“Chemical weapons have been used on people and for the first time, I saw it. It was con­cealed in can­is­ter shells,” he said.

Dr. Chinedu Nwosu, a pub­lic med­i­cal con­sul­tant, also said “From what I gath­ered, it ap­pears that the symp­toms in­cluded foam­ing from the mouth, sug­ges­tive of chok­ing which af­fected their res­pi­ra­tion as a re­sult of in­hal­ing a chemical sub­stance. I do not know the na­ture of the chemical or its source but it is very pos­si­ble that they died of chemical weapon,” Dr. Nwosu said.

Con­trary view

How­ever, Dr Joseph Ojobi, Head of Depart­ment of In­ter­nal Medicine at the Federal Med­i­cal Cen­tre, Makurdi, thinks other­wise as he said the fea­tures no­ticed on the corpses which fu­elled the sus­pi­cion of use of chemical weapons could have re­sulted from the poor han­dling of the corpses.

“I saw those bod­ies. A few were foam­ing from the mouth. The people had died at least six hours be­fore the bod­ies were re­cov­ered and I think the bod­ies may not have been prop­erly kept,” he ar­gued. Ojobi fur­ther pointed out that use chemical bio-ter­ror­ism be­comes sus­pi­cious when vic­tims’ re­s­pi­ra­tory sys­tems are af­fected and burns are also no­ticed on their bod­ies. He added that ca­su­alty rates from chemical weapons are usu­ally very high, up to 1,000 and all liv­ing things in­clud­ing plants and an­i­mals die within the area where such sub­stances are used. “But there is noth­ing of such yet to show that this is bio-ter­ror­ism,” Ojobi said.

Re­sponses

Re­act­ing to the de­vel­op­ment, the tra­di­tional head of the Gwer King­dom, Chief Daniel Ayua Abomtse, be­lieved that the at­tack on Sengev district in­hab­i­tants of Agagbe town, Mbabuande, Mbapa and Mba­pupuu/Tswarev who di­rectly share borders with Agatu and Apa that joined with herders’ ter­ri­tory on the Loko river­side of Nasarawa State was specif­i­cally de­signed to an­ni­hi­late his people.

“16 per­sons were mur­dered in cold blood in Sengev district out of which three were shot and ma­cheted to death and 13 oth­ers died with no wounds found on their bod­ies, cre­at­ing a huge sense of sus­pi­cion that they might have been killed with a chemical sub­stance. This is most alarm­ing and needs ur­gent at­ten­tion to save the Gwer West people from extinction,” he said. He re­gret­ted that the coastal com­mu­ni­ties bor­der­ing the Nasarawa have be­come preys for herders’ mer­ce­nar­ies as the en­tire people within the area have fled their homes to take refuge in Naka or other towns in the state fol­low­ing con­sis­tent in­va­sion of their an­ces­tral homes.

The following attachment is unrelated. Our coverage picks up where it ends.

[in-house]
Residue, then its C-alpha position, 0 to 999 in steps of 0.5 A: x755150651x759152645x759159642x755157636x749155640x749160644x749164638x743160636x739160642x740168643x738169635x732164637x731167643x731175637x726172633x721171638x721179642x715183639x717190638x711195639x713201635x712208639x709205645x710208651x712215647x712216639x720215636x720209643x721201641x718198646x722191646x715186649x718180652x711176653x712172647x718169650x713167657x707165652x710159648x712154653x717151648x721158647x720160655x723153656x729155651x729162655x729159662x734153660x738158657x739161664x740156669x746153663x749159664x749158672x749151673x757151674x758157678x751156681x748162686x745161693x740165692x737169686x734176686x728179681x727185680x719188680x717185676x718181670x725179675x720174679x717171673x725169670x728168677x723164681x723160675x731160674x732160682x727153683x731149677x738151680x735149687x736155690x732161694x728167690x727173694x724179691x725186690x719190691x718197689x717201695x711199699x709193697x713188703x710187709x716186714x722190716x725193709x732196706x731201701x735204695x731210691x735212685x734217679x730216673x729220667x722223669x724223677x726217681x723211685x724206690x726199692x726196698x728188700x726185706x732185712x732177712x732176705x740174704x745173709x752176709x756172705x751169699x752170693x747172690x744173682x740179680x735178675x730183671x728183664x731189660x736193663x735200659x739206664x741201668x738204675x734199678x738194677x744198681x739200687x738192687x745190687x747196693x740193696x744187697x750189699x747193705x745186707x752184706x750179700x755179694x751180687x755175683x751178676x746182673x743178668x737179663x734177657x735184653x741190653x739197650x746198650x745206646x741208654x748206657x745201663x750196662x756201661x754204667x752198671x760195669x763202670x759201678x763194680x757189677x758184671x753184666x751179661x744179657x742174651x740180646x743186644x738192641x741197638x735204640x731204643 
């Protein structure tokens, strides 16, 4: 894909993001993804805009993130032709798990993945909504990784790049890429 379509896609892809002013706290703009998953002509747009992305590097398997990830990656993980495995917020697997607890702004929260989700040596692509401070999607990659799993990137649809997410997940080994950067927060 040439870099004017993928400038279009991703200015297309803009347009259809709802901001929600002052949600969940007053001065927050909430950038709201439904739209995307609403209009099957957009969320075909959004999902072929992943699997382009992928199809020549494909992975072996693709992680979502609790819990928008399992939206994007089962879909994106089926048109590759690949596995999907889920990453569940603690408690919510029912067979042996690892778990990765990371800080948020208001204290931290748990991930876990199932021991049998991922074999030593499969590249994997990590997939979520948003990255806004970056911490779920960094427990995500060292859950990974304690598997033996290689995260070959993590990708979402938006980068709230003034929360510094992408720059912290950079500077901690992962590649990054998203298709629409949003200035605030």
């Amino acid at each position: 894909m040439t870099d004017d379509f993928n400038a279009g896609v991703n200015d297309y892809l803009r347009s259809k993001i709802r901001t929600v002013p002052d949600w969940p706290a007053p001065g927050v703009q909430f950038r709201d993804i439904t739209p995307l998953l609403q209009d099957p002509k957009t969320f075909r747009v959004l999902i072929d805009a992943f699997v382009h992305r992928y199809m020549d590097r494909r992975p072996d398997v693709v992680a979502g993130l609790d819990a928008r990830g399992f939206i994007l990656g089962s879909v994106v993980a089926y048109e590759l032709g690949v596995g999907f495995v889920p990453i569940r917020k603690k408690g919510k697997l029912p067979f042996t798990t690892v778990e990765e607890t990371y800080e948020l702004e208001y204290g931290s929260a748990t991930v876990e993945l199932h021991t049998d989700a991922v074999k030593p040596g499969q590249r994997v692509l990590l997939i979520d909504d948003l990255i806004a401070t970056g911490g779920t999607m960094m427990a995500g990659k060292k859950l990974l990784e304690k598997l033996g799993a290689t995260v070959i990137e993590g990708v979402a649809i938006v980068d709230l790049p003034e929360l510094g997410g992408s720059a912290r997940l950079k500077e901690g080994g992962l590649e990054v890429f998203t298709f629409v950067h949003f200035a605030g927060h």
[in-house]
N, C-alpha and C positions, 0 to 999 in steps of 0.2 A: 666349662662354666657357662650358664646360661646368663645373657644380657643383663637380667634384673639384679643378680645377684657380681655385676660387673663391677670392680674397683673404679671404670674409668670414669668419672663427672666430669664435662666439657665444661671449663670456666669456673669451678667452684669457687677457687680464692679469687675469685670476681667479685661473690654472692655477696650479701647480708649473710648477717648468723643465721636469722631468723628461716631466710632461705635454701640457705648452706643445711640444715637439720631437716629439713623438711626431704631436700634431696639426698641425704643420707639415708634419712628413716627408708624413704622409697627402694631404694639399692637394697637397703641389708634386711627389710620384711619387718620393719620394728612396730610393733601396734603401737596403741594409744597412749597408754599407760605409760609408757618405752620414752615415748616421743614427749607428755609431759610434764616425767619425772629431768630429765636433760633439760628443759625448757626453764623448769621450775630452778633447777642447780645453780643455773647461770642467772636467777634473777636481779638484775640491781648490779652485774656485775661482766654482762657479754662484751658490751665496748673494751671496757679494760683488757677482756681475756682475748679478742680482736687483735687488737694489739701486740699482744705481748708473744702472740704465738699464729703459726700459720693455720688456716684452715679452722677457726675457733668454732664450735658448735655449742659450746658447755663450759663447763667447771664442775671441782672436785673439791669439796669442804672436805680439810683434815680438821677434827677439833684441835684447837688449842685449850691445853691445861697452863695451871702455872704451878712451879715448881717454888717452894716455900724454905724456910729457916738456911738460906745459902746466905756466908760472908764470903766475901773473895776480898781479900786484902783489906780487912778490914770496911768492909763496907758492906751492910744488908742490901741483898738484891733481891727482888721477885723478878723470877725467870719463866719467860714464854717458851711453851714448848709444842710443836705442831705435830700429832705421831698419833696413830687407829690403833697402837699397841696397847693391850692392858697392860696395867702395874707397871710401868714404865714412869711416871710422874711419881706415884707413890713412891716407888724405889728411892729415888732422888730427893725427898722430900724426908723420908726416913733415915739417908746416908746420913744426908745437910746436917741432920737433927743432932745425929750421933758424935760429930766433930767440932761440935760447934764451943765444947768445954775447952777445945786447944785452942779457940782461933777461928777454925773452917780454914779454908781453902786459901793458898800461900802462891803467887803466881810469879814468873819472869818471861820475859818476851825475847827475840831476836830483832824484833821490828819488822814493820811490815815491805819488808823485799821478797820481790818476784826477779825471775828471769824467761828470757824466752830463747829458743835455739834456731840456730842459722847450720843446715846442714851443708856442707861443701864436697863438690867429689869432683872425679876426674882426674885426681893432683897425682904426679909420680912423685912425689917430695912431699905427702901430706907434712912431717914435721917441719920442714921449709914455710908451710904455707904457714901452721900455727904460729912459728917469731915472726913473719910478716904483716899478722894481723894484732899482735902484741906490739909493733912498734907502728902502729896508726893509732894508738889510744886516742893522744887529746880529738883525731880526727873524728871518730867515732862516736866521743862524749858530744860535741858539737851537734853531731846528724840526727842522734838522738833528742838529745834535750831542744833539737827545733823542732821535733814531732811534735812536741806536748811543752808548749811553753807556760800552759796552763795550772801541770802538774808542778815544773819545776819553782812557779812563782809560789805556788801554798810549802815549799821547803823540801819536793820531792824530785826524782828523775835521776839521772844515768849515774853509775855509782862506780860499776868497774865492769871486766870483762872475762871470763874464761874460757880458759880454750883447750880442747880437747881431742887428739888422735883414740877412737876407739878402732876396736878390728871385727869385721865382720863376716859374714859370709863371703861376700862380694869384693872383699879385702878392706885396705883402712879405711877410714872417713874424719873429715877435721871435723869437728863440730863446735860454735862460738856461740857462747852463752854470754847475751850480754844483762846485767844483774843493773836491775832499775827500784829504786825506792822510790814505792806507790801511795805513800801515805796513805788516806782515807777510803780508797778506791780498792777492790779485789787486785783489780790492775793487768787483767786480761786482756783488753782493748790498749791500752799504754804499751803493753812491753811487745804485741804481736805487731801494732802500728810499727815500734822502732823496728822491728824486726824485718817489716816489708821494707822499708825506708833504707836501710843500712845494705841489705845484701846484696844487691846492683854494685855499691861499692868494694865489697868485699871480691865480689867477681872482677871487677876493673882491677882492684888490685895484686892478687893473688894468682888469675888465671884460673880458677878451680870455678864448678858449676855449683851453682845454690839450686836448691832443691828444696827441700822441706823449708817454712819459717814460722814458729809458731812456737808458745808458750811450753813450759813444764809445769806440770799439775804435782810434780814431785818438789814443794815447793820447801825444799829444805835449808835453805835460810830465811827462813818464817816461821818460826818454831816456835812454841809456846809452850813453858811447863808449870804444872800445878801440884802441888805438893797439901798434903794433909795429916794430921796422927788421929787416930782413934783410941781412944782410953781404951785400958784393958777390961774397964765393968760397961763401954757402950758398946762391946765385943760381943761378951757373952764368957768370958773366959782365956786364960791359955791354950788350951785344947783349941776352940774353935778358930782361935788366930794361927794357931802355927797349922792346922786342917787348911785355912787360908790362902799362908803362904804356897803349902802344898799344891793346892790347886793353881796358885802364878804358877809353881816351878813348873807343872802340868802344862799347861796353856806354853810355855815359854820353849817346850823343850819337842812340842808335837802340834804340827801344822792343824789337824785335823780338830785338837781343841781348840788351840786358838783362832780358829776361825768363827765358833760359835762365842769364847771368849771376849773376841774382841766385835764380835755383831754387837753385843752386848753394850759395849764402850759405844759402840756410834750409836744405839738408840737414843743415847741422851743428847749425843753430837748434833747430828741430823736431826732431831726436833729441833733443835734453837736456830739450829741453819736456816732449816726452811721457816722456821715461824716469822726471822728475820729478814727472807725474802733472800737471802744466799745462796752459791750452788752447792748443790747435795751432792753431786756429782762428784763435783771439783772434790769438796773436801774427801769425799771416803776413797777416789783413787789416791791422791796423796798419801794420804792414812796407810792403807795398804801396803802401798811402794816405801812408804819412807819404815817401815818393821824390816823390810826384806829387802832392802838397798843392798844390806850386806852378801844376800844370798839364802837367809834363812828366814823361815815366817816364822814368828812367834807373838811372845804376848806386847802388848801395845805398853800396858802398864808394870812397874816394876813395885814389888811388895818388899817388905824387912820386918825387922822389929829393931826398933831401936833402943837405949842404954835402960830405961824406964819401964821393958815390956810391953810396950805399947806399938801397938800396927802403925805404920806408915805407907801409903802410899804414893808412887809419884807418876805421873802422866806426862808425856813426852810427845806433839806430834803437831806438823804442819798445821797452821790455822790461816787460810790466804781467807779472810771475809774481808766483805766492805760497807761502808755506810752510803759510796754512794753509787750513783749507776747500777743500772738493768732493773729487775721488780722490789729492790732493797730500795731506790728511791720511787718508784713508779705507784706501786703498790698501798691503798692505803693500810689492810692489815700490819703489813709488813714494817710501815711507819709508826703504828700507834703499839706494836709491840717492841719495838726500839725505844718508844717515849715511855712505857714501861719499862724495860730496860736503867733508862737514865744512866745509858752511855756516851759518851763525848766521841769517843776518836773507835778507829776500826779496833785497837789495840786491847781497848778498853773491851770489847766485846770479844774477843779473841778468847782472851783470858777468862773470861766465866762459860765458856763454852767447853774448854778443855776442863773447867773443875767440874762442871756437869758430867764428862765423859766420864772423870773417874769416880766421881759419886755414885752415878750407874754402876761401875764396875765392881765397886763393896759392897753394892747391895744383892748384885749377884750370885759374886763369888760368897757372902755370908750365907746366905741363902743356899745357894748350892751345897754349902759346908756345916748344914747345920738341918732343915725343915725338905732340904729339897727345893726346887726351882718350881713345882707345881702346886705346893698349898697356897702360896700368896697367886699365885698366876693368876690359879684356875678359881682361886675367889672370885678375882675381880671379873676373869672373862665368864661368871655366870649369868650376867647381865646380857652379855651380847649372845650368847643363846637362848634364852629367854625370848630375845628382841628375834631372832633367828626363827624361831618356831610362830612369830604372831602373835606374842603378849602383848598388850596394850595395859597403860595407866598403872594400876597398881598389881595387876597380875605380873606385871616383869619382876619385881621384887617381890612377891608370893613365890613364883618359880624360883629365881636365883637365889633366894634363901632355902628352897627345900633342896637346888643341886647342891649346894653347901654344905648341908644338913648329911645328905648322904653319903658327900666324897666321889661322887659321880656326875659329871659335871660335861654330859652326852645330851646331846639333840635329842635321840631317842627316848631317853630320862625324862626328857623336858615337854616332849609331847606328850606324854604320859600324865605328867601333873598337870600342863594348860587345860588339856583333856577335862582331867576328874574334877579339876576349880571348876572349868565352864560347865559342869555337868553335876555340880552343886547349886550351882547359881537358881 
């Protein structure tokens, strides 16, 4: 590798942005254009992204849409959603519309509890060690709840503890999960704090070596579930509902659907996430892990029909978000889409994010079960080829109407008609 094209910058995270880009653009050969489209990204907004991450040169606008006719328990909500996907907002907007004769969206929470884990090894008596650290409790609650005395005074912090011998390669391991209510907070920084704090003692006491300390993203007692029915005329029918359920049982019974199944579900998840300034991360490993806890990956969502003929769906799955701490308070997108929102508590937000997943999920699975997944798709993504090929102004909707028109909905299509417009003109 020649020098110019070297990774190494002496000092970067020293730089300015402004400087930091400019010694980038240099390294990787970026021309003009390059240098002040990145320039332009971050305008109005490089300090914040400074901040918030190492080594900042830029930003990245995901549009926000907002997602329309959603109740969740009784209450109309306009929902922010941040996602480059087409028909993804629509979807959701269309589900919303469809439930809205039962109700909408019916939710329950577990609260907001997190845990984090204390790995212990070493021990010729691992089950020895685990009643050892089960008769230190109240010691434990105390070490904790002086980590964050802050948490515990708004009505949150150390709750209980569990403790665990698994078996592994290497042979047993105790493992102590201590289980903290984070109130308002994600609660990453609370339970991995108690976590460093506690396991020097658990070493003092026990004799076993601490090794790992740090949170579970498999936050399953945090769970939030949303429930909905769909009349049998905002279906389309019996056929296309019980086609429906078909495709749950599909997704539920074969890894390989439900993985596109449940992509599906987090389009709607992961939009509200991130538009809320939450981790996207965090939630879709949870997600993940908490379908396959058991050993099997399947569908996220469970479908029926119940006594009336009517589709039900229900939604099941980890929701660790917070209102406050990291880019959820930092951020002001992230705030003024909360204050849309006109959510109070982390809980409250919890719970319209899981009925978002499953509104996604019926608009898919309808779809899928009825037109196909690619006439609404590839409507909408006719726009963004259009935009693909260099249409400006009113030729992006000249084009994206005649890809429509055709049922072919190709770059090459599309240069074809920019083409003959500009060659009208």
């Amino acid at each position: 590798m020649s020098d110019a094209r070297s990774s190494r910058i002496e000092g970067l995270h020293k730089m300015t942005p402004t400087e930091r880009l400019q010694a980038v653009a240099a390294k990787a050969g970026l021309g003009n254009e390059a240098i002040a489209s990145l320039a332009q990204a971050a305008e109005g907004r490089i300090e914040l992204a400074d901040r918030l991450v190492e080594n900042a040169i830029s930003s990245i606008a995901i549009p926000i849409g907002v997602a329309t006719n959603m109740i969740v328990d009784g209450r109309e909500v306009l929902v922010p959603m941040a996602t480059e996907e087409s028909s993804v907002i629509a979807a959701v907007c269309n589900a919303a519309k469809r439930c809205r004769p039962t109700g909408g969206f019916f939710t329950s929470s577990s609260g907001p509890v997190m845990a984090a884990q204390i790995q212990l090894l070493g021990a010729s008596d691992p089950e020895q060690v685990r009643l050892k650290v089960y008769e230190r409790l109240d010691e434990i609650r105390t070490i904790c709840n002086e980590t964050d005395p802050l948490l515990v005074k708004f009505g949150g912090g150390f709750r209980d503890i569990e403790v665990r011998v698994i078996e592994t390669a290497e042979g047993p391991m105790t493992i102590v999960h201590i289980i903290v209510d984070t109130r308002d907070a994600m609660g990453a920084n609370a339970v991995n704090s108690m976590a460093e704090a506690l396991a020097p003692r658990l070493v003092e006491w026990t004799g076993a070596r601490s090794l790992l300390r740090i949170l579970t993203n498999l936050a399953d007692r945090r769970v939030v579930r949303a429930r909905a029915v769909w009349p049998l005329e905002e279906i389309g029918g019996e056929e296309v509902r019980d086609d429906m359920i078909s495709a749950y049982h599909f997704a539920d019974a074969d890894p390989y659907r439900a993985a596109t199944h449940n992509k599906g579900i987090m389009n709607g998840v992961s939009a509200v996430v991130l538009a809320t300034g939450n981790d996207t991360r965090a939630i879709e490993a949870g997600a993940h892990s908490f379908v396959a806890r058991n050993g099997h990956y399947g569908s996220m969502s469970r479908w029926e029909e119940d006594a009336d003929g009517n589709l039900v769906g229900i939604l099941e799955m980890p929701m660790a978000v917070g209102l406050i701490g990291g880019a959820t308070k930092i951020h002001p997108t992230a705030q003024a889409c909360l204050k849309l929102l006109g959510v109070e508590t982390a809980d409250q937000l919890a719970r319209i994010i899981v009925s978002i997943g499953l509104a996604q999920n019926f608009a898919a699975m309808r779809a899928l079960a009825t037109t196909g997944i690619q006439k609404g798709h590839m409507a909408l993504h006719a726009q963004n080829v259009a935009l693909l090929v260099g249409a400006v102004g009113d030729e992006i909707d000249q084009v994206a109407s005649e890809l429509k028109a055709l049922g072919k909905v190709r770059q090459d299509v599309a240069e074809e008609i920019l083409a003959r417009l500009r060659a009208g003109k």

Benue State Com­mis­sioner for In­for­ma­tion Jus­tine Amase told news­men that about 200 people have been killed with sus­pected chemical weapons in the state since the at­tack on people of the state be­gan early this year. Let me tell you that about 200 people in Gwer West have been killed with poi­sonous sub­stances. When you go through their bod­ies no cut is seen, nei­ther gun­shots nor bruises which show that they died of sus­pected chemical weapons.”

His po­si­tion is sup­ported by the vice-chair­man of Gwer West LGA, Avande Mt­senga who told our re­porter that the in­ci­dent oc­curred at the bor­der area at a point where the youths had pur­sued their at­tack­ers.

“The at­tack­ers who used the chemical weapon were also found dead at the point. The vil­lagers, es­pe­cially women and chil­dren had al­ready de­serted the com­mu­ni­ties fol­low­ing fre­quent in­va­sion so when the at­tack­ers came this time, our youths who were left at home re­sisted them and push them back to the bor­der river where they came from. This had hap­pened three times. When we went the fol­low­ing day to evac­u­ate their bod­ies, we also saw the Fu­lani people who came to carry their ca­su­al­ties. It sug­gested that they too died from the chemical weapon which they re­leased on our people”, he said.

Chair­man of Gwer West LGA, Mrs. Eu­nice Mb­jawa, told Daily Trust that some deaths were linked to sus­pected use of chemical weapons, adding that the on­go­ing post­mortem would end the sus­pi­cion.

How­ever, state Sec­re­tary of the Myetti-Al­lah Cat­tle Breed­ers As­so­ci­a­tion of Nigeria (MACBAN) Garus Gololo de­nied the in­volve­ment of his mem­bers with the al­le­ga­tion.

Vic­tims of in­sur­gent ac­tiv­i­ties in Sengev com­mu­nity of Gwer West Lo­cal Govern­ment Area, Benue State, at a dis­placed per­sons’ camp.